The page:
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Tram to Observatory and a River Pier Part of Master Plan for Griffith Park

Times Staff Writer

A new master plan for Griffith Park to be unveiled tonight includes a proposal for two aerial trams that would whisk visitors to mountaintop vistas, including the Griffith Observatory.

Also included in the sweeping plan is a landscaped pier on the Los Angeles River, the removal of several old maintenance buildings and replacement of the park’s dilapidated public restrooms. The draft master plan is basically a wish list to guide development of Griffith Park over the next 25 years. Funding is lacking for most projects and the plan is not set in stone -- the public will have many opportunities for offering suggestions in coming months before the plan is completed.

“I think there are a lot of great ideas in the plan; one of them is trying to protect and nurture wildlife corridors,” said Linda Barth, a senior analyst for the city’s Department of Recreation and Parks. “I think there are also lots of fanciful and whimsical ideas, some of which may catch on, and some might be visions that we try to achieve in future generations.”

Even with the shortage of money, some of the proposals seem ambitious for a park created in 1896 and that still lacks trail signs and a coherent map of hiking paths.

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Much of the upper half of the park remains wild and is a thick tangle of chaparral. In fact, a mountain lion has been roaming the area for the past year.

But the developed portions of the park could use some work. Many structures need a fresh coat of paint and the ponds near the Fern Dell picnic area are often covered in slime.

The most ambitious element of the plan calls for construction of two aerial trams, similar to the type used at ski resorts. The idea has been considered in the past but not adopted.

The first tram would travel from two parking lots near the Greek Theatre to the Griffith Observatory, ascending several hundred feet. The tram could ease the parking shortage at the observatory, which is being renovated and is scheduled to reopen in May 2006.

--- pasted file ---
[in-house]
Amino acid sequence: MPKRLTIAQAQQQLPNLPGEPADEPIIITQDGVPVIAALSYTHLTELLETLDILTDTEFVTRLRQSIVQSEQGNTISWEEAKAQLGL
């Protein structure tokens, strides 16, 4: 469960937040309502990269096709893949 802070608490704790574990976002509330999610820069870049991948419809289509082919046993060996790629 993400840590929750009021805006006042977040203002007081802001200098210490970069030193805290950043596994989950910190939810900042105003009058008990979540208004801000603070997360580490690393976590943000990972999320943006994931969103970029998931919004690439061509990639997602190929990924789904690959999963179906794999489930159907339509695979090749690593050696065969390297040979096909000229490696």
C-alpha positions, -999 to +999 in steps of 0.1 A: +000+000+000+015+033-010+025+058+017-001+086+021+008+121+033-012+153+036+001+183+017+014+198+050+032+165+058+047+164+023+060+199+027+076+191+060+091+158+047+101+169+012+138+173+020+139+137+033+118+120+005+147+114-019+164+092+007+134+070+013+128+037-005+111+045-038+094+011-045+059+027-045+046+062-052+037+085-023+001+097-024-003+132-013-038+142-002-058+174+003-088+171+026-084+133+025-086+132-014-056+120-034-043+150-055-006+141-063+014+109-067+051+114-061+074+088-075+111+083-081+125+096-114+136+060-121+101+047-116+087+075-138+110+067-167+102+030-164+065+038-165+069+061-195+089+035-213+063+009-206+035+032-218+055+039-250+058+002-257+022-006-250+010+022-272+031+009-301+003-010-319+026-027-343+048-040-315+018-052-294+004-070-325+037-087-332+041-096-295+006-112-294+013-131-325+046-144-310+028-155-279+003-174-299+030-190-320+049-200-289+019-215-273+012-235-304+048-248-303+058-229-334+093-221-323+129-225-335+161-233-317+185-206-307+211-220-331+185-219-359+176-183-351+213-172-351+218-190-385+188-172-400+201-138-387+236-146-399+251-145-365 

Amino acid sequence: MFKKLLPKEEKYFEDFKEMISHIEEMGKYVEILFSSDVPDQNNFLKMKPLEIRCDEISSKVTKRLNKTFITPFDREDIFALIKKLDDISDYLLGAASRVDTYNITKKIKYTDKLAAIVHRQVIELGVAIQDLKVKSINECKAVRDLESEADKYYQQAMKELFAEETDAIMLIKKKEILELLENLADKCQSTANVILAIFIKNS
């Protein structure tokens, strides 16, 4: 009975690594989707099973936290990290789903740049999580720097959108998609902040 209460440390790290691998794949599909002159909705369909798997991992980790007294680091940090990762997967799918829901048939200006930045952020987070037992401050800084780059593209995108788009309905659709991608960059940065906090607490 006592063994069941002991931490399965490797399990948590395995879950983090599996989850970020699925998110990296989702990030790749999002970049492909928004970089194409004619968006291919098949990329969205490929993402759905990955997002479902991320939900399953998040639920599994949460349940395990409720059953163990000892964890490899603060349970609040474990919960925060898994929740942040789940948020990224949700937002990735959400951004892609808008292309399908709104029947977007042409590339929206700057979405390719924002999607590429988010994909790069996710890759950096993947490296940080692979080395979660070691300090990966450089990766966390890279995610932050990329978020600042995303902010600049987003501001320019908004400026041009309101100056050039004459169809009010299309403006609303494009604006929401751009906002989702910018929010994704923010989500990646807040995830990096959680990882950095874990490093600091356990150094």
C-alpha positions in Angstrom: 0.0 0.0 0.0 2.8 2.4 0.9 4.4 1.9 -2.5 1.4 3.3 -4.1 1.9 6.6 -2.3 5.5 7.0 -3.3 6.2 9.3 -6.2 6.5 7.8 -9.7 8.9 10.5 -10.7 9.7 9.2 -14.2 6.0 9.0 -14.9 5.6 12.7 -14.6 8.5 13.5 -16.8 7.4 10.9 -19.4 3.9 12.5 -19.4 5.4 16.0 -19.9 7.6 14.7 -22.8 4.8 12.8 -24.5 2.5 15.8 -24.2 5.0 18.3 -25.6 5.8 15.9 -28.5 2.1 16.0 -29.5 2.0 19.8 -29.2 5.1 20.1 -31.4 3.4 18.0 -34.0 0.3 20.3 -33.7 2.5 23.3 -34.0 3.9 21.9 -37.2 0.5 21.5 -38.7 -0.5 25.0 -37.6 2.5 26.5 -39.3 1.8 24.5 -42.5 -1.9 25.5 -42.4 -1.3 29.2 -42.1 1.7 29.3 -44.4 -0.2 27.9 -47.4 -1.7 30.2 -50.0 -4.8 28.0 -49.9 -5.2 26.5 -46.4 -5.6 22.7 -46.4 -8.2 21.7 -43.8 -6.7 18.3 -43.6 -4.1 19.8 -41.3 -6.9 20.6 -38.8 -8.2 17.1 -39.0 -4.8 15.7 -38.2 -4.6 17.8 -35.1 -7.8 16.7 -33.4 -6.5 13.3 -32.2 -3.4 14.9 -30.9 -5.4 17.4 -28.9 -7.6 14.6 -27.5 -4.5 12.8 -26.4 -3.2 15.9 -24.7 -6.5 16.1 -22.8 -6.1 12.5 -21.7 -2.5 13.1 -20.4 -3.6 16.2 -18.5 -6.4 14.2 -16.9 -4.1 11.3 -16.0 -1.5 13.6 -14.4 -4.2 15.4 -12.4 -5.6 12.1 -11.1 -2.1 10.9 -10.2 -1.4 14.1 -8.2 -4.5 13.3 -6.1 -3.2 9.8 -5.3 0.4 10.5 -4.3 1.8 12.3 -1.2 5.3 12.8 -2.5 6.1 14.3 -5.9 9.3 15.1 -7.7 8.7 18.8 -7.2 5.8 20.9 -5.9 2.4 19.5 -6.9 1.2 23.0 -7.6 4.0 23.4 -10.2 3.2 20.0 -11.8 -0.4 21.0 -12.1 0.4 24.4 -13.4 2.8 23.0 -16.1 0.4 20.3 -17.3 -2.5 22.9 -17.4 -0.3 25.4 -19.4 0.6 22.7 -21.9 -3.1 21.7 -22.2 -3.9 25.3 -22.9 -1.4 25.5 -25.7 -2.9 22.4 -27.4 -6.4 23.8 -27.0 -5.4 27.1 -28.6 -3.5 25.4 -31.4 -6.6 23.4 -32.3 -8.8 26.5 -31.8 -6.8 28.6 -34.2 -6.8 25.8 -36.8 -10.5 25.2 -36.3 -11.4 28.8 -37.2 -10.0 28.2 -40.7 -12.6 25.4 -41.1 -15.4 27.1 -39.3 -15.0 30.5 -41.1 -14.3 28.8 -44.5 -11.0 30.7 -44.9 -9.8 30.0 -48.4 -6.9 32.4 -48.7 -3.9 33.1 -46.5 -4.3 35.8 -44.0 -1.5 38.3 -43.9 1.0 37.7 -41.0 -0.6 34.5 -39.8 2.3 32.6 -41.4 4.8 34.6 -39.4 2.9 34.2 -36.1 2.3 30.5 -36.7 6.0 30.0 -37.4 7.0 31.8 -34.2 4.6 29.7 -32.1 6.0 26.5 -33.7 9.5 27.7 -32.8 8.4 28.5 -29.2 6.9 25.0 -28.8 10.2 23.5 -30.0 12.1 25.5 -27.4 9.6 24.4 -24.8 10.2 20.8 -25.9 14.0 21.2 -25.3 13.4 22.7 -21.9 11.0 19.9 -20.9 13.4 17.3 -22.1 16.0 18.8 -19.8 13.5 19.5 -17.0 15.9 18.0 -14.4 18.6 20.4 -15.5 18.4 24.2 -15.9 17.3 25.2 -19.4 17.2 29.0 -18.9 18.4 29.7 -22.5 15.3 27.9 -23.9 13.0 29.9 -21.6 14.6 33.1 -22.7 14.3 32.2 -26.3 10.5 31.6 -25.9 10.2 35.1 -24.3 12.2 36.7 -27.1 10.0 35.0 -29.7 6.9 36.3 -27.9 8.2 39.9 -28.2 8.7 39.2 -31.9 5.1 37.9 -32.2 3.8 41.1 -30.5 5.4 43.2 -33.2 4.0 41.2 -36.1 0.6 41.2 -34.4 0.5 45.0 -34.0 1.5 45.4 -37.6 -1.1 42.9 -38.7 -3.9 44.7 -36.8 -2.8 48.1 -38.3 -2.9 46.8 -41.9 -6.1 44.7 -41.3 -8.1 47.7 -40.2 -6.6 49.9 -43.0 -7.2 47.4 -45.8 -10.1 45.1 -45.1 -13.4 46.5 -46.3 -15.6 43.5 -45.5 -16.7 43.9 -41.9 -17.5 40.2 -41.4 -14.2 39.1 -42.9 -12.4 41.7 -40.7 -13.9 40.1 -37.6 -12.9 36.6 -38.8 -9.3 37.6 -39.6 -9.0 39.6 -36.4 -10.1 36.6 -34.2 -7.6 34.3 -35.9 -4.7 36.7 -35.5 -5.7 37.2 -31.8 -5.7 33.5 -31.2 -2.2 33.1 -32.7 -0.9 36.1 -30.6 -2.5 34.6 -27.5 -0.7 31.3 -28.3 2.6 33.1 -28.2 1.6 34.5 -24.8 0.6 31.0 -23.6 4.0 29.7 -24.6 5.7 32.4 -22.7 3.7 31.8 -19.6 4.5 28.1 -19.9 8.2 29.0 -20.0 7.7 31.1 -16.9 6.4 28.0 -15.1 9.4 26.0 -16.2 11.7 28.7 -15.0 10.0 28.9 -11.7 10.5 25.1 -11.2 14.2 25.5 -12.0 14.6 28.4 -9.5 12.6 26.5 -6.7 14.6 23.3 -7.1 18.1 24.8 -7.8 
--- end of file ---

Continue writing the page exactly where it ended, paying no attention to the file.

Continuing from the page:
The second tram would begin at the Museum of the American West, travel over the Los Angeles Zoo and then climb to Toyon Vista, which offers sweeping views of Burbank, Glendale and the Verdugo Mountains. The parks department has already said the tram should not be built.

Other proposals under consideration:

* Utility lines would be buried to give the park a more natural appearance. Two parking garages would be built on the edge of the park and shuttles would ferry visitors.

* Equestrian crossings would be improved to minimize the chance of horse-vehicle encounters. A bridge over the Los Angeles River to the Los Angeles Equestrian Center would be replaced.

* A pedestrian promenade would be constructed along Crystal Springs Drive and bike-rental facilities would be installed in various locations around the park.

* Several baseball fields would be built atop the old Toyon Canyon Landfill, which was covered long ago.

It remains to be seen how the public and those who live near the park will receive the ideas.

“As far as developing the park, I just don’t like the idea of it,” said Gerry Hans, who lives in Los Feliz Oaks and is involved with park issues for the Greater Griffith Neighborhood Council. “If the plan pulls in more cars, then that’s where you have to be cautious.”

Councilman Tom LaBonge said he’s not worried about the park being overdeveloped. He believes many provisions of the plan would make it a nicer experience for the public.

He is also pushing for expansion of Griffith Park by acquiring a 138-acre parcel on Cahuenga Peak, to the west of the Hollywood sign. That would also cost millions, but LaBonge said it would be worth the cost as the area is free of development.

“The best way to look at a mountain is when it’s naked,” he said.

The draft master plan can be viewed online at www.la parks.org


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